In one aspect of the present invention, the transmitter provides an encoded signal comprised of a start bit and an identification (ID) code. The ID code is encoded with an advantageous protocol. The encoded signal operates to turn the brake light ON for a predetermined amount of time. In another aspect of the present invention, the transmitter is turned off (will not transmit another encoded signal) for a pseudo-random time period which is less than the ON time of the brake light. The above aspects of the invention enable superior noise immunity and operation of several remote-controlled brake lights in a small area.

In yet a further aspect of the present invention, the receiver is a duty cycled receiver which extends battery life. In yet another aspect of the present invention, a microprocessor in the receiver is put to sleep for particular amounts of time in order to extend battery life.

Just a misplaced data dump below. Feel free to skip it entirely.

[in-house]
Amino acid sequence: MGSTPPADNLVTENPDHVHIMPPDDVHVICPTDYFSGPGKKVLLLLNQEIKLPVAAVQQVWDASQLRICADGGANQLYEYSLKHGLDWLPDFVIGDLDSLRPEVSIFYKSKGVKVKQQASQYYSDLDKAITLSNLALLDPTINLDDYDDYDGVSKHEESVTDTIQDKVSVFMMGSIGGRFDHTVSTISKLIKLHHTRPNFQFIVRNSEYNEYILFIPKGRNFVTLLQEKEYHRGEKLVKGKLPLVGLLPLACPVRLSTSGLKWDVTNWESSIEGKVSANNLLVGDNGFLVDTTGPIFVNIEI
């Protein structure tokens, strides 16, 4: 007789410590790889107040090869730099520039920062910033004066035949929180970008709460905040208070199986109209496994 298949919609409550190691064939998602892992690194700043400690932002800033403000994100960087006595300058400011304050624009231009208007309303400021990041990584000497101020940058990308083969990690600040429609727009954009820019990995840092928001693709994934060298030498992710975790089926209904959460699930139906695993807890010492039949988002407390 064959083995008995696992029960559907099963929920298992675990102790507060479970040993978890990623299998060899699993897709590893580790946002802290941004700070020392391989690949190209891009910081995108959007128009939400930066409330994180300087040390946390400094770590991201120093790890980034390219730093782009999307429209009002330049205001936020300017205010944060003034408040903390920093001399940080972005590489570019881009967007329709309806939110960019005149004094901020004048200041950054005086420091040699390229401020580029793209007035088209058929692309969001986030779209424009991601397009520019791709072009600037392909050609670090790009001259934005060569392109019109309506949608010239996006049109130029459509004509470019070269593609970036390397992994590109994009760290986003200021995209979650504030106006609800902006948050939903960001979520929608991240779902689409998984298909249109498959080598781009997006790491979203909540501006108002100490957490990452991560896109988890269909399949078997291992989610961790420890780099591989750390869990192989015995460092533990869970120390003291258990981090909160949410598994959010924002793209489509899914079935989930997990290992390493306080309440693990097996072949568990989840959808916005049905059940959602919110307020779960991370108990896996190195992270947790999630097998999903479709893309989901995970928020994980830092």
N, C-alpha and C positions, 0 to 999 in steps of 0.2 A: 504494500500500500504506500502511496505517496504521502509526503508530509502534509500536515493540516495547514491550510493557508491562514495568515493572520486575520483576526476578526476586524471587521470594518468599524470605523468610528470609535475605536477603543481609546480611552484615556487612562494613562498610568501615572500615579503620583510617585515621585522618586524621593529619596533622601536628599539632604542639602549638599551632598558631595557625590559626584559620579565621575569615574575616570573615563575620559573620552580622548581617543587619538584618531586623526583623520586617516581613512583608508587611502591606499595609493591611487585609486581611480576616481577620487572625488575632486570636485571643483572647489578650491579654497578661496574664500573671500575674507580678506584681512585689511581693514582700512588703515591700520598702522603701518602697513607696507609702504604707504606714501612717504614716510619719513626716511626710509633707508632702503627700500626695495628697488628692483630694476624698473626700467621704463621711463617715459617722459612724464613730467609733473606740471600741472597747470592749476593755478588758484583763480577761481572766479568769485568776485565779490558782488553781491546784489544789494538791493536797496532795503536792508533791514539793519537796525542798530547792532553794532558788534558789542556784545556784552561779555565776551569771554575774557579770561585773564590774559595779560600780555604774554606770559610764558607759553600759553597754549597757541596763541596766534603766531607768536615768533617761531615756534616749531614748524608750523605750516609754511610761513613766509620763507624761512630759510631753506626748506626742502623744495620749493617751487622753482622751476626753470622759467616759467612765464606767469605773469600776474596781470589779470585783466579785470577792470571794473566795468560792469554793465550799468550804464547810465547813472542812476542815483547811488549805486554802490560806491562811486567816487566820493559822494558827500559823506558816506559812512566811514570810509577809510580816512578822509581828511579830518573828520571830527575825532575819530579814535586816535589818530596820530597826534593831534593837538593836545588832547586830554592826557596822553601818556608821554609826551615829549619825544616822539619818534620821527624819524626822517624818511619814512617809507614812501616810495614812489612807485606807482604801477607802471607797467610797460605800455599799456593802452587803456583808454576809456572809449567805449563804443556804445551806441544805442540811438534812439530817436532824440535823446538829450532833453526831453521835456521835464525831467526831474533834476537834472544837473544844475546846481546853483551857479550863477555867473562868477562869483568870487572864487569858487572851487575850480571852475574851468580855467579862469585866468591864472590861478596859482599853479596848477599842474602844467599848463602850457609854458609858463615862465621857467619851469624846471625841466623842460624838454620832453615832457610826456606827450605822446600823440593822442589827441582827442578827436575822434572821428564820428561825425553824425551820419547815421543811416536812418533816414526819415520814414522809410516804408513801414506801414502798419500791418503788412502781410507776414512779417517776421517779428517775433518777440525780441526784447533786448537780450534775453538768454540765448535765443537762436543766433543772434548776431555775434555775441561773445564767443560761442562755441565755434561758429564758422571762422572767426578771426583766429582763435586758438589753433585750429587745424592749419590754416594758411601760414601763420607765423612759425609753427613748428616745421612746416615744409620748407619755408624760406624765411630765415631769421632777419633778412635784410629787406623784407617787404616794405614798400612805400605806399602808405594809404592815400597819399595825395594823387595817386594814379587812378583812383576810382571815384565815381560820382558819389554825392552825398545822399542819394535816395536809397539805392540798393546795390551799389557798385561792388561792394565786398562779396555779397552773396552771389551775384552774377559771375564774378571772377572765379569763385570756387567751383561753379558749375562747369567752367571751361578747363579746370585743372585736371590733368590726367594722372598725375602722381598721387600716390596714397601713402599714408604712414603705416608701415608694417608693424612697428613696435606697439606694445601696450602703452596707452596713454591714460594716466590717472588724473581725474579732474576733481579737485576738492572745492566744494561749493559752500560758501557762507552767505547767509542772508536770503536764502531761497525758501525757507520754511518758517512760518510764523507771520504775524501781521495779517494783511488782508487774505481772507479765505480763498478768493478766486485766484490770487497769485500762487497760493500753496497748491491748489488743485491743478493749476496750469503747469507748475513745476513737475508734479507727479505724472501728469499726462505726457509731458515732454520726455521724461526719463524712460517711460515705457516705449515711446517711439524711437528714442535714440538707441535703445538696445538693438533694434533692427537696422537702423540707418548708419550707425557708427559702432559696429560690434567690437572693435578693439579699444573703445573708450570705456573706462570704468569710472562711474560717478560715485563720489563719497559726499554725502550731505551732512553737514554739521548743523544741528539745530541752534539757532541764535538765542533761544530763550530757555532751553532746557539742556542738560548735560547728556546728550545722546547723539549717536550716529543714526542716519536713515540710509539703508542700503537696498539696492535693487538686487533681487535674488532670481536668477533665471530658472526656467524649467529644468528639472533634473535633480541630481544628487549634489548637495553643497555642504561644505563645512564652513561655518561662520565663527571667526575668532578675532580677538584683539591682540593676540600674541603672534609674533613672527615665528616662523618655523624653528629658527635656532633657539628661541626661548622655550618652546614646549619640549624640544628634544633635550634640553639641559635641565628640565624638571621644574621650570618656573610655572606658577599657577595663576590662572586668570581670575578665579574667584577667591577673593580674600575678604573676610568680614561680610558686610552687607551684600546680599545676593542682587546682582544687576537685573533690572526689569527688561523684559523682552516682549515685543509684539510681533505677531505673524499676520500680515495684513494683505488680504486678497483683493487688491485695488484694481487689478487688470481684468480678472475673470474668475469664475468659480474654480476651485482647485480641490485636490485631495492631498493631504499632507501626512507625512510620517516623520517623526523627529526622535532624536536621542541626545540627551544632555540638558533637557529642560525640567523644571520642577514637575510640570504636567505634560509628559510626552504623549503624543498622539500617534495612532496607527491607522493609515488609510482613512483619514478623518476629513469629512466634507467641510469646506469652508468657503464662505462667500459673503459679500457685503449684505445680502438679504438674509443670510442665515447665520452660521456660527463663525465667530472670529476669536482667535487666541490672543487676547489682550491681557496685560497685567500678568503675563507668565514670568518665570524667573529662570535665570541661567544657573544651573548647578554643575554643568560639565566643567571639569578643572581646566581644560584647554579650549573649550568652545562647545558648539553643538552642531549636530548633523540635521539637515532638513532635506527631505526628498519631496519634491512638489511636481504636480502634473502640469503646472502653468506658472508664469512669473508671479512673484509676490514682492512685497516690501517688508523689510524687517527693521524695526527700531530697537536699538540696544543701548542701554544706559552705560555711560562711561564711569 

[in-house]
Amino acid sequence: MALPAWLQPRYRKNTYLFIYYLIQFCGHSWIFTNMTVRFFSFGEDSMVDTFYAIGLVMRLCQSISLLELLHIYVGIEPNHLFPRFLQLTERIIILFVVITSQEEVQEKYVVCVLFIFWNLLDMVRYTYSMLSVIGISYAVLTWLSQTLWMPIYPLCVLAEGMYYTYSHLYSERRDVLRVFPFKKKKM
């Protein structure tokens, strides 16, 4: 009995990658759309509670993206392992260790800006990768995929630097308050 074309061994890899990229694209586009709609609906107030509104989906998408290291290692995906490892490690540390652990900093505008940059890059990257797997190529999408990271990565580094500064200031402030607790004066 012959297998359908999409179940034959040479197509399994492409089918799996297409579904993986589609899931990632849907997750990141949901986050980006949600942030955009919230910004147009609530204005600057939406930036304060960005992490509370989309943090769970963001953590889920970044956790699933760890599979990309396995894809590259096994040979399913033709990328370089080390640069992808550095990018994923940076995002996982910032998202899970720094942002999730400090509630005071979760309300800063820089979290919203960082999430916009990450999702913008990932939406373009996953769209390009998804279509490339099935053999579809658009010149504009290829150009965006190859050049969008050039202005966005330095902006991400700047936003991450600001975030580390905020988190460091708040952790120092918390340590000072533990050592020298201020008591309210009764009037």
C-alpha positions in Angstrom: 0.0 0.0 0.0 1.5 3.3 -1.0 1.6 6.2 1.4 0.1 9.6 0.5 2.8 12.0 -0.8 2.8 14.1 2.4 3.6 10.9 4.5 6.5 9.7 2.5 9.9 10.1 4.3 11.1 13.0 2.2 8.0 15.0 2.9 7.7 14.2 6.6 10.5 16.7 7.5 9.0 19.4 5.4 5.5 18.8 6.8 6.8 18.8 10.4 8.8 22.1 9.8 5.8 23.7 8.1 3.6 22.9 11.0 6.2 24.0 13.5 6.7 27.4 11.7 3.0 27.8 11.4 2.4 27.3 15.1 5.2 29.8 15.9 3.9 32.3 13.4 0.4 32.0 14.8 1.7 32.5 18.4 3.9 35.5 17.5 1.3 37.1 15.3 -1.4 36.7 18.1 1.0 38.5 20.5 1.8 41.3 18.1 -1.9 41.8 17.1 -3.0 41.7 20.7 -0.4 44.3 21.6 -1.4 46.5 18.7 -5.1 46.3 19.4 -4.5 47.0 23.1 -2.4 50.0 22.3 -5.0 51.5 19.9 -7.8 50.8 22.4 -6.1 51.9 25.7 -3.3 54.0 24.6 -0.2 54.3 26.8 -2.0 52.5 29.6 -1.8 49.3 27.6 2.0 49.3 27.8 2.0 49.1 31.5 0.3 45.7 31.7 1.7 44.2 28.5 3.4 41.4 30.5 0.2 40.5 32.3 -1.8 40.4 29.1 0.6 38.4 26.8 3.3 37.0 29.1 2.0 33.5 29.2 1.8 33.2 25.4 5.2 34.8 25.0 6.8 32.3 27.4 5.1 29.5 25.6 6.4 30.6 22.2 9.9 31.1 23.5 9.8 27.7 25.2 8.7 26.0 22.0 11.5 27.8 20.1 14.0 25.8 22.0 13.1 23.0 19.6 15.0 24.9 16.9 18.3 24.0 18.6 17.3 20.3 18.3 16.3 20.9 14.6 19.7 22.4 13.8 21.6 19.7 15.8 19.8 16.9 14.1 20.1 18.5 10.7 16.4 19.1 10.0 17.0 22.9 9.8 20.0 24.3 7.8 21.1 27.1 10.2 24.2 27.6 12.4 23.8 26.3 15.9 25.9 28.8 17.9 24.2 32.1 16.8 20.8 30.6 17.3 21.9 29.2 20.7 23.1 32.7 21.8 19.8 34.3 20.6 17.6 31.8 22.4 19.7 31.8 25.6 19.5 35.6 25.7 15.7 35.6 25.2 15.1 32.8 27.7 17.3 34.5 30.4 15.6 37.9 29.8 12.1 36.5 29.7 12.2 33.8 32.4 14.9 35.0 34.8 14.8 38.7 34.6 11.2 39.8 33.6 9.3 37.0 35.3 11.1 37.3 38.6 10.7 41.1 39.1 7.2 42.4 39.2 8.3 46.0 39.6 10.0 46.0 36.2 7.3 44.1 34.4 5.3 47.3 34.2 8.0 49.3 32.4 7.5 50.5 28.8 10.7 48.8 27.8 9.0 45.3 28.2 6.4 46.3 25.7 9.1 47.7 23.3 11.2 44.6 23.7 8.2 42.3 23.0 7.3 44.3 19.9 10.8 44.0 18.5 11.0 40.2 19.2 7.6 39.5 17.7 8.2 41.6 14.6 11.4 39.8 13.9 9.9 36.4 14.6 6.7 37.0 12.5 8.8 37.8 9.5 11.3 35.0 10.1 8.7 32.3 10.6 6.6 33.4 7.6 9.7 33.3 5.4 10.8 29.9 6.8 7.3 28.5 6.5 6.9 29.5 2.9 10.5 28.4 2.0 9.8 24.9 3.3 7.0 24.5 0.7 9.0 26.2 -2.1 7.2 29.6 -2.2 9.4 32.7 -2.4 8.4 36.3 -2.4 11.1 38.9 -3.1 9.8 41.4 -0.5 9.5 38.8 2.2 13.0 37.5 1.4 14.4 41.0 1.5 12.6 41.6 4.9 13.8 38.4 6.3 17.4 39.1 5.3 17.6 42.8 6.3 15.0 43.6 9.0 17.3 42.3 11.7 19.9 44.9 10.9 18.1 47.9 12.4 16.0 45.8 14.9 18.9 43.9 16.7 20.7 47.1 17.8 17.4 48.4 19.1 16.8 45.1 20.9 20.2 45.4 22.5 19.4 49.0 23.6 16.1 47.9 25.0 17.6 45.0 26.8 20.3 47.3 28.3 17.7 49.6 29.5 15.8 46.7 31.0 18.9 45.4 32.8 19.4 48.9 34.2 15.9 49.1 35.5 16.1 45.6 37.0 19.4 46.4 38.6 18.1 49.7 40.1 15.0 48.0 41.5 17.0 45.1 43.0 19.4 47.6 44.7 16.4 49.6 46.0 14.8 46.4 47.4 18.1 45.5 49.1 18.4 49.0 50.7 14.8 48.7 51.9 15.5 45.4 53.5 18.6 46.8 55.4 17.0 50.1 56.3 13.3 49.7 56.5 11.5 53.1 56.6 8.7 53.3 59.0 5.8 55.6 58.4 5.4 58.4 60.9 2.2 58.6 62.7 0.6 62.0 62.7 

BRIEF DESCRIPTION OF THE DRAWINGS

The preferred exemplary embodiment of the present invention will hereinafter be described in conjunction with the appended drawings, wherein like designations denote like elements, and:

FIG. 1 is a drawing of a radio-controlled brake light assembly coupled to a motorcycle helmet in accordance with an exemplary embodiment of the present invention;

FIG. 2 is a more detailed drawing of the assembly illustrated in FIG. 1.

FIG. 3 is a block diagram of a transmitter associated with the assembly illustrated in FIG. 1;

FIG. 4 is a block diagram of a receiver associated with the assembly illustrated in FIG. 2;

FIG. 5A is a side view drawing of a lens associated with the assembly illustrated in FIG. 1;

FIG. 5B is a top view drawing of LEDs associated with the receiver illustrated in FIG. 4;

FIG. 6 is a detailed electrical schematic of the receiver illustrated in FIG. 4 in accordance with a first preferred exemplary embodiment of the present invention; and